Talk Of Liverpool FC’s ‘Mentality Monster’ Decline Is Greatly Overstated

As a dejected Jurgen Klopp walked purposefully towards the Liverpool FC fans high up in the stands of the Santiago Bernabéu Stadium at the end of a 1-0 defeat the contrast to how the two-legged tie against Real Madrid couldn’t have been starker.

Three weeks earlier Anfield roared as the Reds raced into a 2-0 lead thanks to Darwin Nunez and then Mohamed Salah.

The momentum felt unstoppable and conjured memories of past Champions League routs of Manchester City and Barcelona which had secured progress in previous years.

But inexplicably the team imploded.

The two-goal lead was surrendered before half-time and three goals shipped after that effectively putting the tie to bed.

“We gave all five goals away, all five,” rued Klopp after the game.

“In our situation, it is really important we see positive steps and the first half, besides the two goals we conceded, was pretty much the best we played all season,” he added.

In many ways the first half against Madrid was a microcosm of Liverpool FC’s season; flashes of brilliance followed by frustrating inconsistency.

After putting an incredible seven goals past Manchester United, they then lost 0-1 to Bournemouth, who let’s not forget the Reds had beaten 9-0 earlier in the year.

The issue and how it had hampered the club’s ability to compete at the top of the league was Klopp mused on in the wake of the loss at the Bernabeu.

“It’s a strange one,” he told reporters, “our recent two games were a sensational performance against Manchester United – which is a real good team – and then a really bad performance against Bournemouth, which is a good team as well, but we should not lose this kind of game.”

“It put us then under more pressure. If we could have three points then everybody really could have felt, or smelled, our breath. But [instead] there is a distance again because other teams won their games.”

Real Madrid’s victory means with around two and a half months left in the season Liverpool has no possibility of silverware.

The contrast to last season couldn’t be more pronounced, back then the club was within one game of completing a historic quadruple.

Instead, the team faces a battle to compete in the Champions League next year.

The scale of the challenge is clear to Klopp: “That’s a massive task for us, we all know that,” the German said.

“With the history we have in this competition, we start usually with the idea of winning it, to be honest. We reached the final a few times. We didn’t win the final that often, that’s true, but we were there three times in the last few years. It is the competition and we want to be part of it every year,” he added.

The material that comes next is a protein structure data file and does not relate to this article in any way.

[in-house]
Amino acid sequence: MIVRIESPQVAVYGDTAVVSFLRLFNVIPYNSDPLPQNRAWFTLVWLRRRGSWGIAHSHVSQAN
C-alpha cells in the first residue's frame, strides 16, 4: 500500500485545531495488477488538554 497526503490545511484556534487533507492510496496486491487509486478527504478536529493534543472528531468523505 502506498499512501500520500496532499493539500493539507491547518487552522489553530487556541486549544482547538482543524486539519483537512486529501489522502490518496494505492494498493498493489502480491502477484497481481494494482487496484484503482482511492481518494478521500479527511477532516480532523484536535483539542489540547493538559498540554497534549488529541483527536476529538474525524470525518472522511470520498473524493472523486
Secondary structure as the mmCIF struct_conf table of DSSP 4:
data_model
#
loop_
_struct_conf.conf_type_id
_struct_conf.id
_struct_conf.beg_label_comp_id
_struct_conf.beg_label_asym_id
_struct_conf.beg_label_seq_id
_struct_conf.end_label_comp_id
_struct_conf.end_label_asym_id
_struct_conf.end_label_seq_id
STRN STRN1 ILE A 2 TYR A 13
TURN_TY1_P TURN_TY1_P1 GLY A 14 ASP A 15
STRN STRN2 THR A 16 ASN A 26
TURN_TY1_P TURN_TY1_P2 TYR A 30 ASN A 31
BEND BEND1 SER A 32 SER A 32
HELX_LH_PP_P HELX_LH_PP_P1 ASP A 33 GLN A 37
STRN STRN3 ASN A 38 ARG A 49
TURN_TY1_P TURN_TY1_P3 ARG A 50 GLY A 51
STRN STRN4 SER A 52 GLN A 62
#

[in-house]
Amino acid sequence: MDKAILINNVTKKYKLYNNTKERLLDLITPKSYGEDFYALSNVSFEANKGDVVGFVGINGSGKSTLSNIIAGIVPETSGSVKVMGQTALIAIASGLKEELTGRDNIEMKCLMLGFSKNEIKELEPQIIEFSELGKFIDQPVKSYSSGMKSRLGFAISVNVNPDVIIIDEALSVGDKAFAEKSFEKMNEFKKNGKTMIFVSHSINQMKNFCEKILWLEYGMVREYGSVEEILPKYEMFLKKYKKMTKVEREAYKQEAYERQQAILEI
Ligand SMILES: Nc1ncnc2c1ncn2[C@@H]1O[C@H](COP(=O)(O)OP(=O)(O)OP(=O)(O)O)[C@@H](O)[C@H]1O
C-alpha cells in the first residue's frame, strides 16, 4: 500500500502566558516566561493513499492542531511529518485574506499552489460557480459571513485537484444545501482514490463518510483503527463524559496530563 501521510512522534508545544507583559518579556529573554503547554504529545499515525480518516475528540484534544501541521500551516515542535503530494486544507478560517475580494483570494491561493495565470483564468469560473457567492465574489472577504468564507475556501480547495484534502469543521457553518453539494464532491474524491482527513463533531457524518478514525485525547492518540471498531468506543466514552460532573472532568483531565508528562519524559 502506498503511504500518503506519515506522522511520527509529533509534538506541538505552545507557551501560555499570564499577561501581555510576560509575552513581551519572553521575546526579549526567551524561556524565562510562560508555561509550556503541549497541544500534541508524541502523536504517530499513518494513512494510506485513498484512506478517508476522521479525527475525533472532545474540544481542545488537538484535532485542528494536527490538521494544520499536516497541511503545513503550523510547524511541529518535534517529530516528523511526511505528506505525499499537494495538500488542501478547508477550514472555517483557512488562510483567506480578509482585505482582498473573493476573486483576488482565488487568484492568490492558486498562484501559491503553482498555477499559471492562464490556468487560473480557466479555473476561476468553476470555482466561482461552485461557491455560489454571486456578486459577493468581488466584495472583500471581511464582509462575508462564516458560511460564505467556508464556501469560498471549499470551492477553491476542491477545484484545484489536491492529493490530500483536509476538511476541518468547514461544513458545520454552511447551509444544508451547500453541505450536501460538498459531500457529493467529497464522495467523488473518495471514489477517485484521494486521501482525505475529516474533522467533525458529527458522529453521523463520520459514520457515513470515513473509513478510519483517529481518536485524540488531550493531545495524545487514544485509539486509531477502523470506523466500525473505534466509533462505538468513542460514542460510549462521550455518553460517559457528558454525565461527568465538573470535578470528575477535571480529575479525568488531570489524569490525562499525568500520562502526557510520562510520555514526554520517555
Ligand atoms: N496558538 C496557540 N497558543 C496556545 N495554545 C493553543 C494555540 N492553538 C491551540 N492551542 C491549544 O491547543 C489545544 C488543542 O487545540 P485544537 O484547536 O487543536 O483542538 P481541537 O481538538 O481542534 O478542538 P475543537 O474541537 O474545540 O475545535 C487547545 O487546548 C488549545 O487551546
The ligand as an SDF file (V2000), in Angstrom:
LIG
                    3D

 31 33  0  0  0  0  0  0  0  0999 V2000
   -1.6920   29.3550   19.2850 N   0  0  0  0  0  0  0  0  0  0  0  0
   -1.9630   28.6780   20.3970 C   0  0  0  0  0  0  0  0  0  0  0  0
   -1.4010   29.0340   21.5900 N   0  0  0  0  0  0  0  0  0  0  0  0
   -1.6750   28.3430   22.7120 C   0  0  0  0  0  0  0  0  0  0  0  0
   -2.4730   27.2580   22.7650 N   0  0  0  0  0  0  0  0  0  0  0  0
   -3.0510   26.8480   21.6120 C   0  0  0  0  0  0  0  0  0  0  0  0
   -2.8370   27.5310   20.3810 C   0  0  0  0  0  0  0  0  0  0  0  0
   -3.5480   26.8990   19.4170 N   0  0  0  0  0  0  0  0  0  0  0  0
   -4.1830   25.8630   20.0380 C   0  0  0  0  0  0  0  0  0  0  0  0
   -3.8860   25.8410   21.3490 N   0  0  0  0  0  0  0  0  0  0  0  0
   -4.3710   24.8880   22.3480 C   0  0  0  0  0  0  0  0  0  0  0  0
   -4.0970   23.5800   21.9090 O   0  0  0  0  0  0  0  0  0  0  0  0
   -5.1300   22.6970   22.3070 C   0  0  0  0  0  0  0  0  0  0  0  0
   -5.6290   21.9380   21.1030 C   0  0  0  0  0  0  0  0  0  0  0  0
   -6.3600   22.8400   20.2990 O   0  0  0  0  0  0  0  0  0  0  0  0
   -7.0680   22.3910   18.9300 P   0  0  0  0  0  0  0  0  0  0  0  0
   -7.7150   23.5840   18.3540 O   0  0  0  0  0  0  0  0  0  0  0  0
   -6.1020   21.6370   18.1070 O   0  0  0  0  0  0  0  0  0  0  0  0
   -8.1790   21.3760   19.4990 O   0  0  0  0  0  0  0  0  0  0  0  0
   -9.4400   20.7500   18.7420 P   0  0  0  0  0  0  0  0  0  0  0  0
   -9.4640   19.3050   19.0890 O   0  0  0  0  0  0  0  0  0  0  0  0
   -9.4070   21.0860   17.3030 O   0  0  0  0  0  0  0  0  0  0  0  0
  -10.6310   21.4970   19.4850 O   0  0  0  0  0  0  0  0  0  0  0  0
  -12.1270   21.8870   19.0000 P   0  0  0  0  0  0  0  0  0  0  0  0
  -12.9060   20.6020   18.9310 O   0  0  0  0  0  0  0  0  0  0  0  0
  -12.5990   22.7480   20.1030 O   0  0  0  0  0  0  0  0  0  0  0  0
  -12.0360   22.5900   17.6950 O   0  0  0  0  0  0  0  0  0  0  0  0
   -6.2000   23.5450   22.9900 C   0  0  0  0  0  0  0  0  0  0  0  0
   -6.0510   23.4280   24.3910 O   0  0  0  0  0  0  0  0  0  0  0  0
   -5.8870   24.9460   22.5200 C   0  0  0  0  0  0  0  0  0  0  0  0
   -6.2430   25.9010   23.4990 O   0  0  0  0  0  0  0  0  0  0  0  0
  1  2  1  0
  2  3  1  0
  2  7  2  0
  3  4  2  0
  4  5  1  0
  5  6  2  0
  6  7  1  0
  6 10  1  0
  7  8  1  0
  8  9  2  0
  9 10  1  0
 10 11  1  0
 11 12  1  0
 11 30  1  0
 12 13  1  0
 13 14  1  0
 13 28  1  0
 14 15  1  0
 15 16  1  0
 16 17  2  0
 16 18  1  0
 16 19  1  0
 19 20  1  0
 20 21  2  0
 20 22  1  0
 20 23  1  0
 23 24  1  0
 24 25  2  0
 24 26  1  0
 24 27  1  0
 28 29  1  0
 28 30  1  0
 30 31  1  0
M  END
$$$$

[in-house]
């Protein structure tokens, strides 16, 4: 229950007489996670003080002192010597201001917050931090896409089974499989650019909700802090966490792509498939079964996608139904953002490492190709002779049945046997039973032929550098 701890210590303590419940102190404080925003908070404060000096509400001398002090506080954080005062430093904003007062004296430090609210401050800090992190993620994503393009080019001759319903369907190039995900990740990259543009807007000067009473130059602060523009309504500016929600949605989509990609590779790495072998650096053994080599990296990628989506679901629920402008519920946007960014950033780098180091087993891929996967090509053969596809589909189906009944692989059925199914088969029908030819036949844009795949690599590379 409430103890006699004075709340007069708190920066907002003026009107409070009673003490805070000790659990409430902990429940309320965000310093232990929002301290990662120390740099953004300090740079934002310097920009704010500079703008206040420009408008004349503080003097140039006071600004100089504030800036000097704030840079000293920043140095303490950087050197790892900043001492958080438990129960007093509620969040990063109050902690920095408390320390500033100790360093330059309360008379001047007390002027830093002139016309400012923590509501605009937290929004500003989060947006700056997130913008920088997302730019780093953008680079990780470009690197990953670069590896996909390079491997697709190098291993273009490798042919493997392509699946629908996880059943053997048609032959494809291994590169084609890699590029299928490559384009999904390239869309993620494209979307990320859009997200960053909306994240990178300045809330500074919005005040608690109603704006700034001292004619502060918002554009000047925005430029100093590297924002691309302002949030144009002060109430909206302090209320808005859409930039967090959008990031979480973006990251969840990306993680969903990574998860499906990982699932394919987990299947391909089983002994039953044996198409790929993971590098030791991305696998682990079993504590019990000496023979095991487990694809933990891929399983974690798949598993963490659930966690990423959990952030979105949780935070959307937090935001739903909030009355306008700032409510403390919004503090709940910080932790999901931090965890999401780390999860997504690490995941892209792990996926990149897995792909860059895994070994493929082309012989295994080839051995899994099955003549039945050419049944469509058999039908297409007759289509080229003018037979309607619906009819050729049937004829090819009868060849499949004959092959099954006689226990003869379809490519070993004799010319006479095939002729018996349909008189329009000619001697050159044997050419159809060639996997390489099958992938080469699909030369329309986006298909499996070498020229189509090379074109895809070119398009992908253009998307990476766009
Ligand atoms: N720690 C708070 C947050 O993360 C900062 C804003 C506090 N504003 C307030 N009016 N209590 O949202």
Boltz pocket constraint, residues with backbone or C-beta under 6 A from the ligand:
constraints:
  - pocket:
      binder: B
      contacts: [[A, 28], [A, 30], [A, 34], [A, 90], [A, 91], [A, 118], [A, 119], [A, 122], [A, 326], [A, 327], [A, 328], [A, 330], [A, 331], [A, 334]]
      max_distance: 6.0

Death of the ‘mentality monster?’

During last season’s run-in, Klopp coined an expression about the Liverpool FC players’ mindset which captured the media’s imagination.

“We are mentality monsters,” he said in the wake of an FA Cup final victory versus Chelsea.

It was an apt description, the team had just prevailed in its second trophy-winning penalty shootout of the season, a clear demonstration of the side’s fortitude.

And with every hard-fought victory, often involving a comeback after having conceded a goal, the phrase rang more true.

Even though the season ultimately ended in disappointment, with near misses in both the Premier League and Champions League, there was a consensus this side had strength like few others.

But this season, where performances have been well under par, the ‘mentality monsters’ tag has been twisted against Klopp and his team.

‘Liverpool go from mentality monsters to hiding under the duvet’ screamed one of many headlines ‘How Klopp’s ‘mentality giants’ became also-rans in the space of five months’ cried another.

As ever, the judgments handed out by such articles spoke of a fundamental shift, evidence the strength of character had been shed.

“Were they the last great days of a magnificent dynasty? The passing of time has given it that sort of appearance,” the Daily Mail wrote of the mentality monsters run in.

“Of course, betting against Jurgen Klopp is only marginally less daft than burning your cash outright, and yet the current stink feels worse than at any other time since he found his feet at Anfield,” the paper added.

The most commonly presented solution to the so-called crisis has been a squad overhaul to replace aging stars. Huge figures have been quoted for big-name signings supposed to remedy the decline.

This talk ignores the far greater evidence suggesting this is not the end of an era, but a moment of transition.

An honest examination of the club’s major acquisitions of the past two years; Darwin Nunez, Cody Gakpo, Ibrahima Konaté and Luis Diaz suggests there is plenty to be positive about.

All have demonstrated the potential to reach the levels of legendary players like Sadio Mane or Virgil Van Dijk, they simply aren’t quite there yet and playing in a side that’s not fully settled.

Teams in terminal decline do not destroy sides like Manchester United 7-0 or earn victories against Manchester City and Tottenham Hotspur.

There is also the considerable mitigation of a season disrupted by a World Cup and which has followed an exhaustive season where the club played more games than any other.

If we find Liverpool in a similar state in a year, then maybe we can talk about the death of the mentality monsters, until then let’s give Jurgen Klopp the benefit of the doubt.

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